6 Application of the Algorithm
In this section we describe the results of applying the algorithm reported in this work to the datasets described in section 5.1.
6.1 Independent Performance Assessments
It may of interest to see how the estimates from Gaussian Progress regression compare to estimates from other methods for large regression tasks. We report the performance of two methods. XGBoost (chen2016xgboost ()) is a recent tree based algorithm using the gradient boosting framework that is very scalable and gaining adoption among practitioners. Trees partition the predictor space and can account for interaction. This method uses boosting instead of bagging. Difference in accuracy estimates between XGBoost and the proposed method for a particular dataset could be attributed to the influence of boosting or effects of interaction among variables. In most cases the estimates from XGBoost were comparable to the estimates from the proposed method. As discussed in 6.4, it is possible to combine estimates from XGBoost with the estimates from the proposed method using stacking. The Generalized Additive Model (GAM) (friedman2001elements ()) is a scalable regression technique. As the name suggests, it fits an additive model in terms of smooth nonparametric functions (typically splines) of the predictor variables. The GAM estimate serves as an independent performance estimate from another nonparametric regression algorithm based on an additive model. In most cases the accuracy obtained from GAM’s were similar to those obtained from Gaussian Process regression.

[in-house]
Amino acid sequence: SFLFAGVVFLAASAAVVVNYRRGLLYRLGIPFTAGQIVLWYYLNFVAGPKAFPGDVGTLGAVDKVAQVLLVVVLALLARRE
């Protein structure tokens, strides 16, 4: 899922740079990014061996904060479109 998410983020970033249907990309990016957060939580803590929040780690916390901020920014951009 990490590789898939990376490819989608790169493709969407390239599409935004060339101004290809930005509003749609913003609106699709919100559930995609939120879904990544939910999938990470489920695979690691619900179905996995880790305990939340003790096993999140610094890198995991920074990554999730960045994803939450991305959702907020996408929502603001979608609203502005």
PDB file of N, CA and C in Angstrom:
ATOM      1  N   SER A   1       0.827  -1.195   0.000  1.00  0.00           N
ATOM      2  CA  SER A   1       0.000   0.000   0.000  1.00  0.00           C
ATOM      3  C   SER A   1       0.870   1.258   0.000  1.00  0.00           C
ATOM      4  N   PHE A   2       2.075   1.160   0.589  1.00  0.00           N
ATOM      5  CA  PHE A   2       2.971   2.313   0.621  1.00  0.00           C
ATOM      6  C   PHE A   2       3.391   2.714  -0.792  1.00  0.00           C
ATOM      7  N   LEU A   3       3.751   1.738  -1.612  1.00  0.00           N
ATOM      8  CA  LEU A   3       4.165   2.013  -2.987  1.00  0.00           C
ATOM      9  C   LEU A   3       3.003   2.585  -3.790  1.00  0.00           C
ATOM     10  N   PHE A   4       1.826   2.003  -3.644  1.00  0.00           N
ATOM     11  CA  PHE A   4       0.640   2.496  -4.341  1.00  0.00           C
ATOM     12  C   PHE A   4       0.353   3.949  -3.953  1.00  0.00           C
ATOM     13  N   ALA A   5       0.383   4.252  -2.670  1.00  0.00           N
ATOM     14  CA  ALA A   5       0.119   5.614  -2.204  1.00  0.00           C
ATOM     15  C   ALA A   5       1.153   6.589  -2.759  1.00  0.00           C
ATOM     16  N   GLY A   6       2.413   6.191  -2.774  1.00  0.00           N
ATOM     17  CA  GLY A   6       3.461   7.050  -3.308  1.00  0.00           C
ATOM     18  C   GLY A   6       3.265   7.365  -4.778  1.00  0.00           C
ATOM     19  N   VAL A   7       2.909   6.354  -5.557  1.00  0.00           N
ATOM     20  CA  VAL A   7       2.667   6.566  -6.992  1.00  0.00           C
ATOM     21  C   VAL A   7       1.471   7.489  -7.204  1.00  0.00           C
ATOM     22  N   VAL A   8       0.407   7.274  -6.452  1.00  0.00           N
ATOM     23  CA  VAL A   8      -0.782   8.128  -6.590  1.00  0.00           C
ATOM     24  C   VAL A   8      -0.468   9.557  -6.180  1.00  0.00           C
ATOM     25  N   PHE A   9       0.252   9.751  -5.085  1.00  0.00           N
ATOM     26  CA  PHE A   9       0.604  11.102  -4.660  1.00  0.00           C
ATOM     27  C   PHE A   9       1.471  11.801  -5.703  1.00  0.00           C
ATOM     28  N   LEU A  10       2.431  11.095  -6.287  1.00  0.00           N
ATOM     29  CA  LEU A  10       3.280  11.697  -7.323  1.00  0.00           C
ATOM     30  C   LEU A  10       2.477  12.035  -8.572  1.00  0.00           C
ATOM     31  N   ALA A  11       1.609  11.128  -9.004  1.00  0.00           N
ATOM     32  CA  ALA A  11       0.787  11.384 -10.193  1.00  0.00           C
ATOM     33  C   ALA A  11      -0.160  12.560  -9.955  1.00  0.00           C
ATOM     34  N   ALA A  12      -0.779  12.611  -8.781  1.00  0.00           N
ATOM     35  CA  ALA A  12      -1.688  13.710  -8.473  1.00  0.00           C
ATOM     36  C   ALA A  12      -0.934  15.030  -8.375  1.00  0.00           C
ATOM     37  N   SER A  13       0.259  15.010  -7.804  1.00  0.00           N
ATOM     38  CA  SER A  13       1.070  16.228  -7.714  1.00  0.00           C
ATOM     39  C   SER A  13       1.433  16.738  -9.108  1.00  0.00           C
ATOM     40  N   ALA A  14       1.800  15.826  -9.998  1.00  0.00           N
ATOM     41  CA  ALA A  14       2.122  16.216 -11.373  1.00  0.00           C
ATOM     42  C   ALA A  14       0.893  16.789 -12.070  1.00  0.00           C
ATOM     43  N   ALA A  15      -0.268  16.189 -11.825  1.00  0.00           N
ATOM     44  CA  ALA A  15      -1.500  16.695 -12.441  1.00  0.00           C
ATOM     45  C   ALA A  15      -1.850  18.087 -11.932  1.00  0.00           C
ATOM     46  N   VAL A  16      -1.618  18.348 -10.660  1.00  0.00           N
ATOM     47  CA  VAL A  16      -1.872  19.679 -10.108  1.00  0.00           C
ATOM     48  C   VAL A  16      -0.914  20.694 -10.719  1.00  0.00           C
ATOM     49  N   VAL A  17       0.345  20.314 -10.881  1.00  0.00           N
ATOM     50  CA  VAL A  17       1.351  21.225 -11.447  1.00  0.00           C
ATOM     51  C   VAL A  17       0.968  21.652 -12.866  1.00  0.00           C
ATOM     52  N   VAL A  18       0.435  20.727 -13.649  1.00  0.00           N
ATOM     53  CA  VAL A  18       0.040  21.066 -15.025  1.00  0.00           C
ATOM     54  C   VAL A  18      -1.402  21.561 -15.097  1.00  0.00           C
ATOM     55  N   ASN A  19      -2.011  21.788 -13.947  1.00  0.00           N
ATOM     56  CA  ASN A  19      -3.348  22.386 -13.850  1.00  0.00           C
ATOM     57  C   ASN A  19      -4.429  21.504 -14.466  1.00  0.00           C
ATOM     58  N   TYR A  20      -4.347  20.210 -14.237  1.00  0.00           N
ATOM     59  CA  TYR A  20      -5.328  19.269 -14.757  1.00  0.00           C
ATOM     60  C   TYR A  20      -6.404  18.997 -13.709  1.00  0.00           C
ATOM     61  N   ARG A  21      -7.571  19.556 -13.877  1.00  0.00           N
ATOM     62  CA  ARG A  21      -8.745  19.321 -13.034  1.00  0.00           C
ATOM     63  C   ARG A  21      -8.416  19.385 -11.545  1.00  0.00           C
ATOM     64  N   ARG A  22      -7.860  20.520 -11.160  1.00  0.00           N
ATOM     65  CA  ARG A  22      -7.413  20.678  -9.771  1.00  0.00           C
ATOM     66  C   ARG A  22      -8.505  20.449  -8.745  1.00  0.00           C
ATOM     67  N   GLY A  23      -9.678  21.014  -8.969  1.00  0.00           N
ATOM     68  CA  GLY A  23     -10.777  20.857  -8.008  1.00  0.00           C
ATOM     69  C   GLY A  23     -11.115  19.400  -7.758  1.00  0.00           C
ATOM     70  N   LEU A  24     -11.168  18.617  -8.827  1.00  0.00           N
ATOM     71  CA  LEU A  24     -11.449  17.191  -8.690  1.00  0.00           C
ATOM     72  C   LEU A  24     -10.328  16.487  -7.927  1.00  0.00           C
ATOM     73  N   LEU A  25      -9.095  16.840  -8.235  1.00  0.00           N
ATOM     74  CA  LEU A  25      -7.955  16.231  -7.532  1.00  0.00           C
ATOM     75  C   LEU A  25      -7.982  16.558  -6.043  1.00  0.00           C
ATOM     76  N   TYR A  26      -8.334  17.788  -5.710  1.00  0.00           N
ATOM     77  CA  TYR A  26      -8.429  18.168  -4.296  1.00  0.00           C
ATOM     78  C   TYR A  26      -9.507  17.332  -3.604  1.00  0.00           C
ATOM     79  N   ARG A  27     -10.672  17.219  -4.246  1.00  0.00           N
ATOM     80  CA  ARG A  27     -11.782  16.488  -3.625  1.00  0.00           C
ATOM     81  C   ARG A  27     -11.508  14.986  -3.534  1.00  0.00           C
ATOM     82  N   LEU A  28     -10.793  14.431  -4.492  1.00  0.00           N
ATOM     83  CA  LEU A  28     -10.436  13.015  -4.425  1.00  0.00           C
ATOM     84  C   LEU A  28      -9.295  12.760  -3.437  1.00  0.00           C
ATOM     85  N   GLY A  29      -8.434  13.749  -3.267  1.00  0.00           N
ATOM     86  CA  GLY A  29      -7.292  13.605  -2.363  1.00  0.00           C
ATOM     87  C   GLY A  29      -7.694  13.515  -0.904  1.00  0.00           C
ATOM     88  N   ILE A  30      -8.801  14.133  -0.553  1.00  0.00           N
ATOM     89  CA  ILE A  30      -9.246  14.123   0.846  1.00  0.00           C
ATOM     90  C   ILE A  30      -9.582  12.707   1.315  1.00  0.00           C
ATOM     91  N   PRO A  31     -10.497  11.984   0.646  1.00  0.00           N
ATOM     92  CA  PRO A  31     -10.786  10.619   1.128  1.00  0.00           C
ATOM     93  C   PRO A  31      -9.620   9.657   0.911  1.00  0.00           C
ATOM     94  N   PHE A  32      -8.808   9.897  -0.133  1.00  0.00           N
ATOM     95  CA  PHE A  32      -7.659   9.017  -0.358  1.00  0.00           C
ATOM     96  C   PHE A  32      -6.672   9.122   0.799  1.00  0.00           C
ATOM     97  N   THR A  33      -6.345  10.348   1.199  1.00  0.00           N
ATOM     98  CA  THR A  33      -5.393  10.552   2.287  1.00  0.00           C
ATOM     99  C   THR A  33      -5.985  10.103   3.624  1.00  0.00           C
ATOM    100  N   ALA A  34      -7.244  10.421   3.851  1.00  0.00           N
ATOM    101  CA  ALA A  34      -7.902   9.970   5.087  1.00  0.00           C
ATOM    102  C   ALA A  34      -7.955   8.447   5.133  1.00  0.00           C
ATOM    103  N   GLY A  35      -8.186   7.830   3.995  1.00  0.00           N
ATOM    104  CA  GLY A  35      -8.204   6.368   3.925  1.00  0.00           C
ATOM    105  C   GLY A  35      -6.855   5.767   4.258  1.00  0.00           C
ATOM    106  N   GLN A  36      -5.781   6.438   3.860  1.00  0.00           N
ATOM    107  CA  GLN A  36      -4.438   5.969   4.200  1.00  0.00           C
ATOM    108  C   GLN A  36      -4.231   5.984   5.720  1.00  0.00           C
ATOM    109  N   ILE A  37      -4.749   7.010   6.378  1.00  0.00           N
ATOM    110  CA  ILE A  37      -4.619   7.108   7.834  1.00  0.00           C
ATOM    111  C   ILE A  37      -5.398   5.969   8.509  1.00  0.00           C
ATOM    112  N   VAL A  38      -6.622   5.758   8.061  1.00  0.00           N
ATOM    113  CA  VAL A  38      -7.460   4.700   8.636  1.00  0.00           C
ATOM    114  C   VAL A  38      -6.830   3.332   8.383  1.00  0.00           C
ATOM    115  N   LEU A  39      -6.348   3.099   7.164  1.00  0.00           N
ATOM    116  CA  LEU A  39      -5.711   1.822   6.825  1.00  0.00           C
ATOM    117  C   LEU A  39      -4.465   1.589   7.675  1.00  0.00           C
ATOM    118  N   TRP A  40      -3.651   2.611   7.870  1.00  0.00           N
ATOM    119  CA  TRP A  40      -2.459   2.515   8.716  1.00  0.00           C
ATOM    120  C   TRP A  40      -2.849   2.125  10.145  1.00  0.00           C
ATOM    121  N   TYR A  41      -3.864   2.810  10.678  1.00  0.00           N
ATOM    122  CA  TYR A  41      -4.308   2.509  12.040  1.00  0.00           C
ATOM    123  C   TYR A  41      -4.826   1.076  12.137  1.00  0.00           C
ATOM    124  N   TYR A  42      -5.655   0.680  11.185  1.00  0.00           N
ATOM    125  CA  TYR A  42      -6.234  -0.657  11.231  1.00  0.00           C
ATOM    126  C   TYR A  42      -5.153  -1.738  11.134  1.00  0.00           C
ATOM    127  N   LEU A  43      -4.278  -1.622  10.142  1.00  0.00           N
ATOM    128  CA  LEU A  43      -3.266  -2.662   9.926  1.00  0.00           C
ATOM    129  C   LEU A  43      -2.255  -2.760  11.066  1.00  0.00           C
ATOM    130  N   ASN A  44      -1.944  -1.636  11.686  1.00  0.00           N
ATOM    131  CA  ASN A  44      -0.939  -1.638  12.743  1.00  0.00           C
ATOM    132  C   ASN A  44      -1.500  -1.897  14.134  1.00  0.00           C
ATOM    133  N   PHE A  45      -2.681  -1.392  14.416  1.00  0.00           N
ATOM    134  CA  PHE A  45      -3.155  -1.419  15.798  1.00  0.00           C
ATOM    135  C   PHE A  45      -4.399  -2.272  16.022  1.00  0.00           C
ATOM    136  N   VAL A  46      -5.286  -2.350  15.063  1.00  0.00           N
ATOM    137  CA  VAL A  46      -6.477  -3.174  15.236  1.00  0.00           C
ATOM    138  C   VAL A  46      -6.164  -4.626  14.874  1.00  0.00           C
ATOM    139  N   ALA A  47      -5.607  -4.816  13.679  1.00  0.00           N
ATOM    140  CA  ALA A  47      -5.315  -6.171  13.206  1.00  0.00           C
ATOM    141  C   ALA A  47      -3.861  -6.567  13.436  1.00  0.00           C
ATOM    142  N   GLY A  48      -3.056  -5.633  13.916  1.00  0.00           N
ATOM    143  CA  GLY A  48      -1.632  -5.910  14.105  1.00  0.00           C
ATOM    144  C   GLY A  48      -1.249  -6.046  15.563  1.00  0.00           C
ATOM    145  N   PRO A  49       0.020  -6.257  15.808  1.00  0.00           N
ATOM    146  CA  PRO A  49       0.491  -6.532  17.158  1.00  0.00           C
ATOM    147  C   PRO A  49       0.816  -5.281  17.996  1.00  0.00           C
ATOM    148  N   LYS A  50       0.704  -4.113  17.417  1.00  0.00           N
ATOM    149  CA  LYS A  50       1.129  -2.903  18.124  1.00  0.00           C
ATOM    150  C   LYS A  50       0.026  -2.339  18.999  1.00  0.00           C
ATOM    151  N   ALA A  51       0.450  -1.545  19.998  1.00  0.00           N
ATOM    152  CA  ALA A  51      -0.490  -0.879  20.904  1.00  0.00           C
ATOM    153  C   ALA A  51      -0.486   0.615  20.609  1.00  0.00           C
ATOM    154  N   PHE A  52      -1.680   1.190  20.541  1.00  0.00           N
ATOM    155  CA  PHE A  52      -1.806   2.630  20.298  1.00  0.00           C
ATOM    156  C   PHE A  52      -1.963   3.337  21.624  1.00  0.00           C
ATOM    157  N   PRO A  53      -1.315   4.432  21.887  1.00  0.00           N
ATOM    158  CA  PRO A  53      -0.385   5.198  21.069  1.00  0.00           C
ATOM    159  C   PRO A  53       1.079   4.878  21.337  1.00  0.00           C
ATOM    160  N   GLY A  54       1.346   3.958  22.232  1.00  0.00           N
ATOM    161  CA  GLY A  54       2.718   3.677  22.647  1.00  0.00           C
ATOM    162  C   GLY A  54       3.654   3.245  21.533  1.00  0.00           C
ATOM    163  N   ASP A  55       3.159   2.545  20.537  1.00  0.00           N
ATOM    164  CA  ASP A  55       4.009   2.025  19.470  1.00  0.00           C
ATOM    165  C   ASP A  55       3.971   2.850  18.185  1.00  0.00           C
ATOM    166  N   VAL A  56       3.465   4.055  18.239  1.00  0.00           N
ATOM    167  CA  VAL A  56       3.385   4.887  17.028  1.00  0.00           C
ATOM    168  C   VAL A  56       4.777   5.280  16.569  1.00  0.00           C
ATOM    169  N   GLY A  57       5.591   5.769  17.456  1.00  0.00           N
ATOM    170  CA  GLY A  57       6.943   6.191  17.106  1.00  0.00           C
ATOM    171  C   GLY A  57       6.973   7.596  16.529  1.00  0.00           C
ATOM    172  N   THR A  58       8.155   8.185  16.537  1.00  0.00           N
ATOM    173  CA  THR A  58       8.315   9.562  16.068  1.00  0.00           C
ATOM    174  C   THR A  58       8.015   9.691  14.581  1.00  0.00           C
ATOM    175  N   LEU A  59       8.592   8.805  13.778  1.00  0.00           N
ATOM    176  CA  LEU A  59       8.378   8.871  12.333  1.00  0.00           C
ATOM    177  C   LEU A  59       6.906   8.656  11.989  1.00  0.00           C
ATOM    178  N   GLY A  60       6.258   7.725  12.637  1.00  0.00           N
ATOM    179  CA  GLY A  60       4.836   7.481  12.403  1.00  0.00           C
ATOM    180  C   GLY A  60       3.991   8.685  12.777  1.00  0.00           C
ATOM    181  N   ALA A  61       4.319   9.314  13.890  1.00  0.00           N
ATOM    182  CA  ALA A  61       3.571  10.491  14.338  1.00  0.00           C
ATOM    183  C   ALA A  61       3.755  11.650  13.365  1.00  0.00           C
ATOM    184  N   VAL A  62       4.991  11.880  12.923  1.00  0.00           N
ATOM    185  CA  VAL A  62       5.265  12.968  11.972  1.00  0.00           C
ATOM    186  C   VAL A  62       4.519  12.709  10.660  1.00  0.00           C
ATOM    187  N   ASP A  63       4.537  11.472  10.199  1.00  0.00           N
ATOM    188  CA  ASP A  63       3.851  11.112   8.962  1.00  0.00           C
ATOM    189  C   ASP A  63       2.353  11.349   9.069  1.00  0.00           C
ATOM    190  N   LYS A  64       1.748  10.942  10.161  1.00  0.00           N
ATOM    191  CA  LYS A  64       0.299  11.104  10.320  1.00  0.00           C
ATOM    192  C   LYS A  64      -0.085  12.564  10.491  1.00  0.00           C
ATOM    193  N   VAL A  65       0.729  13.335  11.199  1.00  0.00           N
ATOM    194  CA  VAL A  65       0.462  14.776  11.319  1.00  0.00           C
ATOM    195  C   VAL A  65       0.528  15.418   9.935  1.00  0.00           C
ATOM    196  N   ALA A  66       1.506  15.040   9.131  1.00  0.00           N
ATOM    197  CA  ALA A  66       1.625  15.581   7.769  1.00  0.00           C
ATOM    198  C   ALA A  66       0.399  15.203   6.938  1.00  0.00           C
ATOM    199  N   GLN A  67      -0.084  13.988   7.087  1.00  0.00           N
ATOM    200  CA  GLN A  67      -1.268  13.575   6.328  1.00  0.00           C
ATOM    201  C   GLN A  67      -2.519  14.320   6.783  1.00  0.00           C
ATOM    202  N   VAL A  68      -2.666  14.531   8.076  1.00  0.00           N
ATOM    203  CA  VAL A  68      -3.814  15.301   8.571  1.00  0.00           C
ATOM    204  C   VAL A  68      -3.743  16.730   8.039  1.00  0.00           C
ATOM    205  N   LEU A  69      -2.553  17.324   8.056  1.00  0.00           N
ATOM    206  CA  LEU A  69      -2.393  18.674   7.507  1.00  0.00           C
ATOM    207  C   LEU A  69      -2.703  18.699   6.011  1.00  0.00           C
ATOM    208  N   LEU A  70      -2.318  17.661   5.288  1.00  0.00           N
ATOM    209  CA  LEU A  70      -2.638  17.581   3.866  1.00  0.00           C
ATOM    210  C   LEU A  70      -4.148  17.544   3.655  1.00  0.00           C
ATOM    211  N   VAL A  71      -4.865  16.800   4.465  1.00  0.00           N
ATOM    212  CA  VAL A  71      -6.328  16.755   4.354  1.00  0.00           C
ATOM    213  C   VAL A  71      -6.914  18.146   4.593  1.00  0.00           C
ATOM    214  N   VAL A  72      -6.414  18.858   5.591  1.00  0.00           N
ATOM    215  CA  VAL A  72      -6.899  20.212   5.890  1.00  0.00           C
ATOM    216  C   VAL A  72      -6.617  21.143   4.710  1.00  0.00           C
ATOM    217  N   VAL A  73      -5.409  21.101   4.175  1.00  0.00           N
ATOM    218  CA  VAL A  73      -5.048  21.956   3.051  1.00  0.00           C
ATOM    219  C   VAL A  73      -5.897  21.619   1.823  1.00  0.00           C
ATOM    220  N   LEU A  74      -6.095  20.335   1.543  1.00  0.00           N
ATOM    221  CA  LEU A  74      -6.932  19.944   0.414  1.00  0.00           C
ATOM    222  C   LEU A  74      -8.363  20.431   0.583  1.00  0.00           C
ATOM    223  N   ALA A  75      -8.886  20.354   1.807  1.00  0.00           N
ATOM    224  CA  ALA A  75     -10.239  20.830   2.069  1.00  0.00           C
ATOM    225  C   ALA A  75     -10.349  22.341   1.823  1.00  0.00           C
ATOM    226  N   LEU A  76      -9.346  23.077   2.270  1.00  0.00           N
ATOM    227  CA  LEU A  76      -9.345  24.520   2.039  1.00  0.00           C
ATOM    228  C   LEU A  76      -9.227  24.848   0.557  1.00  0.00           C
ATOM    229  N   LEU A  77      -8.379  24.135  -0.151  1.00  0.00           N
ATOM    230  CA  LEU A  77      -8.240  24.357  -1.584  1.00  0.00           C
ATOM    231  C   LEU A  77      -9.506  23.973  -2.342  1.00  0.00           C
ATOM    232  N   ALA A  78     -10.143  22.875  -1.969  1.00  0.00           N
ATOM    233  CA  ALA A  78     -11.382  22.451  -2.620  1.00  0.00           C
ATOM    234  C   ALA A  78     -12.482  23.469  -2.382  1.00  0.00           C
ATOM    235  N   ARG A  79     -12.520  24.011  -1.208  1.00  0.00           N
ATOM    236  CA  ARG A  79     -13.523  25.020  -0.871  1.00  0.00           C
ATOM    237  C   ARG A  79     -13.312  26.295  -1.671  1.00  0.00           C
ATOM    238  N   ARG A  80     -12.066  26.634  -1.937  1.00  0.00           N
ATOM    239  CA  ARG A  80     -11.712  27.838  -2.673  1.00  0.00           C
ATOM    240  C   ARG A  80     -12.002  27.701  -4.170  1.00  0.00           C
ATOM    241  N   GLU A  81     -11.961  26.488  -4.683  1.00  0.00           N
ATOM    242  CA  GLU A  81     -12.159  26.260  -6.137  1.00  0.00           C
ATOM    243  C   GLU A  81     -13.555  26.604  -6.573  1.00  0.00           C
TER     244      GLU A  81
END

6.2 Feature Relavance